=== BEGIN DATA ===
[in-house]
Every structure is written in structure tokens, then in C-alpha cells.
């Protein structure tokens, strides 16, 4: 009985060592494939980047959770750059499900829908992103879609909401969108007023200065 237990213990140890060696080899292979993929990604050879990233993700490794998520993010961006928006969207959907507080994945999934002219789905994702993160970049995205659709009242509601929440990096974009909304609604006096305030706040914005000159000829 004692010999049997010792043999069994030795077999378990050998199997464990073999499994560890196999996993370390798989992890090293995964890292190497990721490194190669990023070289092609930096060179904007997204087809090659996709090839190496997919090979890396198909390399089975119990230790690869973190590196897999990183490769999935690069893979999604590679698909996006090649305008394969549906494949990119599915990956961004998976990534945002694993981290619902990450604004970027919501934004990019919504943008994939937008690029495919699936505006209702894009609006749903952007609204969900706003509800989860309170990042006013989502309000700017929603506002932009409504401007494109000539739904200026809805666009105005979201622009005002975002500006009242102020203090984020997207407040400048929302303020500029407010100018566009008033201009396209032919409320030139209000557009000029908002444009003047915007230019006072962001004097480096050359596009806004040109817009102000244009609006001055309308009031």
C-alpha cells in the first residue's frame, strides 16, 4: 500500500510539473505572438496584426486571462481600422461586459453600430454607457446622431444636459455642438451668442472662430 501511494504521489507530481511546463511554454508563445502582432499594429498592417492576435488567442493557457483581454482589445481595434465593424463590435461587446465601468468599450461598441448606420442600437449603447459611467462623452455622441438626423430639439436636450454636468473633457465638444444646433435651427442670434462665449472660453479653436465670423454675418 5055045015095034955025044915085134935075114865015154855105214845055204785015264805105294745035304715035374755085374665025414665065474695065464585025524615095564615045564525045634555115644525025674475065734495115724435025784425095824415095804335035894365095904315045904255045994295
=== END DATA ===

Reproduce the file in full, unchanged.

[in-house]
Every structure is written in structure tokens, then in C-alpha cells.
């Protein structure tokens, strides 16, 4: 009985060592494939980047959770750059499900829908992103879609909401969108007023200065 237990213990140890060696080899292979993929990604050879990233993700490794998520993010961006928006969207959907507080994945999934002219789905994702993160970049995205659709009242509601929440990096974009909304609604006096305030706040914005000159000829 004692010999049997010792043999069994030795077999378990050998199997464990073999499994560890196999996993370390798989992890090293995964890292190497990721490194190669990023070289092609930096060179904007997204087809090659996709090839190496997919090979890396198909390399089975119990230790690869973190590196897999990183490769999935690069893979999604590679698909996006090649305008394969549906494949990119599915990956961004998976990534945002694993981290619902990450604004970027919501934004990019919504943008994939937008690029495919699936505006209702894009609006749903952007609204969900706003509800989860309170990042006013989502309000700017929603506002932009409504401007494109000539739904200026809805666009105005979201622009005002975002500006009242102020203090984020997207407040400048929302303020500029407010100018566009008033201009396209032919409320030139209000557009000029908002444009003047915007230019006072962001004097480096050359596009806004040109817009102000244009609006001055309308009031």
C-alpha cells in the first residue's frame, strides 16, 4: 500500500510539473505572438496584426486571462481600422461586459453600430454607457446622431444636459455642438451668442472662430 501511494504521489507530481511546463511554454508563445502582432499594429498592417492576435488567442493557457483581454482589445481595434465593424463590435461587446465601468468599450461598441448606420442600437449603447459611467462623452455622441438626423430639439436636450454636468473633457465638444444646433435651427442670434462665449472660453479653436465670423454675418 5055045015095034955025044915085134935075114865015154855105214845055204785015264805105294745035304715035374755085374665025414665065474695065464585025524615095564615045564525045634555115644525025674475065734495115724435025784425095824415095804335035894365095904315045904255045994295